EU overturns $1.18bn Intel anti-trust fine

EU overturns $1.18bn Intel anti-trust fine

The European Union's General Court has overturned a 2009 ruling alleging anti-competitive practices by chip giant Intel.

As reported by Engadget, the organisation has repealed the judgement from the 2009 case, which at the time claimed that Intel was abusing its dominant position in the market and fined the company €1.06 billion ($1.18 billion). This was due to Intel offering discounts on CPUs to PC companies like HP and Dell in order to stop them from using chips manufactured by rival AMD.

Intel appealed this decision, but the General Court maintained its original verdict in 2014. Three years later, the Court Justice of the European Union (ECJ) said that the case should be re-examined.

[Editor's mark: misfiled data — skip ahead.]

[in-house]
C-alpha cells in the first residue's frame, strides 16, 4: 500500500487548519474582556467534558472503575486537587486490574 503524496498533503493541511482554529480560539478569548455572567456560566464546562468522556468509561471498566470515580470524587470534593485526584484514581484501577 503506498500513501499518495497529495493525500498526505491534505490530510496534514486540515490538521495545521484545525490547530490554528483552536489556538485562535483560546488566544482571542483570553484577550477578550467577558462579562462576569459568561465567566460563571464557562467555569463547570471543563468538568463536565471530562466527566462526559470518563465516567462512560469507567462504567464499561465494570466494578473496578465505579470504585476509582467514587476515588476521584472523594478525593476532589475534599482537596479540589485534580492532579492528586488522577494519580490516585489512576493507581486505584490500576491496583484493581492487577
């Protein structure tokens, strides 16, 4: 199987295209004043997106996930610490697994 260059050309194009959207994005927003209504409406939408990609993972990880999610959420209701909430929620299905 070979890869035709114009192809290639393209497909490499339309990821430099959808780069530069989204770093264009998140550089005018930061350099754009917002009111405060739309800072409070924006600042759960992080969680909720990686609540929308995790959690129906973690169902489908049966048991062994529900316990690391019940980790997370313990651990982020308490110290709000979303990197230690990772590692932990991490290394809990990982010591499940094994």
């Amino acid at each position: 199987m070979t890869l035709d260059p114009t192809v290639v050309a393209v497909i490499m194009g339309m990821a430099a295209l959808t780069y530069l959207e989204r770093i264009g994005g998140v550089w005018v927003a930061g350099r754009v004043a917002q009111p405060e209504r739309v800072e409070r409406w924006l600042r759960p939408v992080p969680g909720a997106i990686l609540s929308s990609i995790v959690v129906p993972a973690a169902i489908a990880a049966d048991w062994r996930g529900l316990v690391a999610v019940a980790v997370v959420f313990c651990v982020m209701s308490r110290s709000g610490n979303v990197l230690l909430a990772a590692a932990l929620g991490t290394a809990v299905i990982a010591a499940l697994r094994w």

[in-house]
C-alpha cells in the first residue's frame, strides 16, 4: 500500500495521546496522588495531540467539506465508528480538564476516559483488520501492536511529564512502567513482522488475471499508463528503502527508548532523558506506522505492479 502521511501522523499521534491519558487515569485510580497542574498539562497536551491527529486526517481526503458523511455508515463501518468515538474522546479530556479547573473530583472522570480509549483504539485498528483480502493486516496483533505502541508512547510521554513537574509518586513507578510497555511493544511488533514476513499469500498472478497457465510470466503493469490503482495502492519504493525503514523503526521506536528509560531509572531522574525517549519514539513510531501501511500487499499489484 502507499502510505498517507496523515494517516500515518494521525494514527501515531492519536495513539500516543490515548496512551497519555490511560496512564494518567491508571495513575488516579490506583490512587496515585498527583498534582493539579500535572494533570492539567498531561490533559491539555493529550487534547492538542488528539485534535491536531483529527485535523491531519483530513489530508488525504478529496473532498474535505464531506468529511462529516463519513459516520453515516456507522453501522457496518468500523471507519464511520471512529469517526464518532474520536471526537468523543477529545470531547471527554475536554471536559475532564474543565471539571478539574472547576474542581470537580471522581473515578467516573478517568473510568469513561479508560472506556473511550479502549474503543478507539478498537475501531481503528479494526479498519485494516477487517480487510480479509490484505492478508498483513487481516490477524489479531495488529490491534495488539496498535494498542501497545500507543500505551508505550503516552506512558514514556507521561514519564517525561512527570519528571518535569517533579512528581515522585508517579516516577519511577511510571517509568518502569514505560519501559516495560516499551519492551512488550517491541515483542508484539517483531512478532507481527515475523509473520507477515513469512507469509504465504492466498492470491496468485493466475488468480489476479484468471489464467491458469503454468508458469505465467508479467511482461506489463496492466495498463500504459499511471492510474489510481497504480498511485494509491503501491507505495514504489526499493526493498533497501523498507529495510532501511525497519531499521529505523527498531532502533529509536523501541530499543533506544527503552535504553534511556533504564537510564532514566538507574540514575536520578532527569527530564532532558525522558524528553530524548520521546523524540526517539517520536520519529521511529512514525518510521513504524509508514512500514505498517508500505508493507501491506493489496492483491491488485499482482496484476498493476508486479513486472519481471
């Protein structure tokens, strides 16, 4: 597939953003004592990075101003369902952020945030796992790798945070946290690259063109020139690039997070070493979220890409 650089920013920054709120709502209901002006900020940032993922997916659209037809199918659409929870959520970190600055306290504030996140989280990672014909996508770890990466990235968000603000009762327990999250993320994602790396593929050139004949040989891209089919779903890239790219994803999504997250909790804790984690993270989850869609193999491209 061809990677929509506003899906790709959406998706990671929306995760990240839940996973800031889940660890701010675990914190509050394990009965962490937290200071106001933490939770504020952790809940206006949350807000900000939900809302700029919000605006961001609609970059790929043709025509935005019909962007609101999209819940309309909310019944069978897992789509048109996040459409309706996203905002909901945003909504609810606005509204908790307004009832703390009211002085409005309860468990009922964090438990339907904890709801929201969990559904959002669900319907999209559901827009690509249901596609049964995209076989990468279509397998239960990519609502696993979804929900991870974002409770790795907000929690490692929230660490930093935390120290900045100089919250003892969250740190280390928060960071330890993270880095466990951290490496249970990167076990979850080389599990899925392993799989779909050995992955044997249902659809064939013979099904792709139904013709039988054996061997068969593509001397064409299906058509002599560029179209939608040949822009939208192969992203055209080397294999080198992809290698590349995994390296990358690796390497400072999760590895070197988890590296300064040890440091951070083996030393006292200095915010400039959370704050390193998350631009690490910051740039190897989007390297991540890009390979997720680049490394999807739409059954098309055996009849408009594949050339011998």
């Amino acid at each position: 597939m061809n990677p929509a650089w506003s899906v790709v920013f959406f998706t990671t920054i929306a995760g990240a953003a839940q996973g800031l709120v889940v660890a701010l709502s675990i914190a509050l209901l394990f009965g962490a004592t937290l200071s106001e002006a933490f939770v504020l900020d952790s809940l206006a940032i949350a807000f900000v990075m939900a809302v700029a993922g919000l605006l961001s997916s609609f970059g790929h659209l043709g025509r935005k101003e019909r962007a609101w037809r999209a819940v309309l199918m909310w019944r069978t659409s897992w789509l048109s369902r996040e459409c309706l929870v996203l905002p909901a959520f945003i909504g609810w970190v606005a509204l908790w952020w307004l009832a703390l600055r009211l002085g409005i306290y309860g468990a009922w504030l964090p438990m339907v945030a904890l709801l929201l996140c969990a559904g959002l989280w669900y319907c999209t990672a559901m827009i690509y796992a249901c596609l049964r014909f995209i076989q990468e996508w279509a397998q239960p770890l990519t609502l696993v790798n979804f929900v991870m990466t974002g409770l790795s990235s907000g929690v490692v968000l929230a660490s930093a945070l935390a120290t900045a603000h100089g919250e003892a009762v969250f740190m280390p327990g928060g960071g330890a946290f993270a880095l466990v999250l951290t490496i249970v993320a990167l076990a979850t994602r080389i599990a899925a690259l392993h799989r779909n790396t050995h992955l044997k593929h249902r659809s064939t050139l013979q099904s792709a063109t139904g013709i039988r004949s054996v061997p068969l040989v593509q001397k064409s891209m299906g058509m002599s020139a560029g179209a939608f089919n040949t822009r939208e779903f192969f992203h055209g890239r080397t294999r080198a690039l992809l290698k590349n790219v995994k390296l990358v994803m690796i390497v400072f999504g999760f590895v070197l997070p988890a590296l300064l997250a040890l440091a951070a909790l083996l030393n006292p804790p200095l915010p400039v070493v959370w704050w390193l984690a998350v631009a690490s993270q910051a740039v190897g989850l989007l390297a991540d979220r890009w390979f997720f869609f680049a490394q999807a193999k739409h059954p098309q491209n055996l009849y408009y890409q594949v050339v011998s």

The most recent ruling says that the European Commission did not carry out a full analysis of Intel's business.

The General Court's decision can still be appealed, so there's the possibility this will change again.

PCGamesInsider Contributing Editor

Alex Calvin is a freelance journalist who writes about the business of games. He started out at UK trade paper MCV in 2013 and left as deputy editor over three years later. In June 2017, he joined Steel Media as the editor for new site In October 2019 he left this full-time position at the company but still contributes to the site on a daily basis. He has also written for, VGC, Games London, The Observer/Guardian and Esquire UK.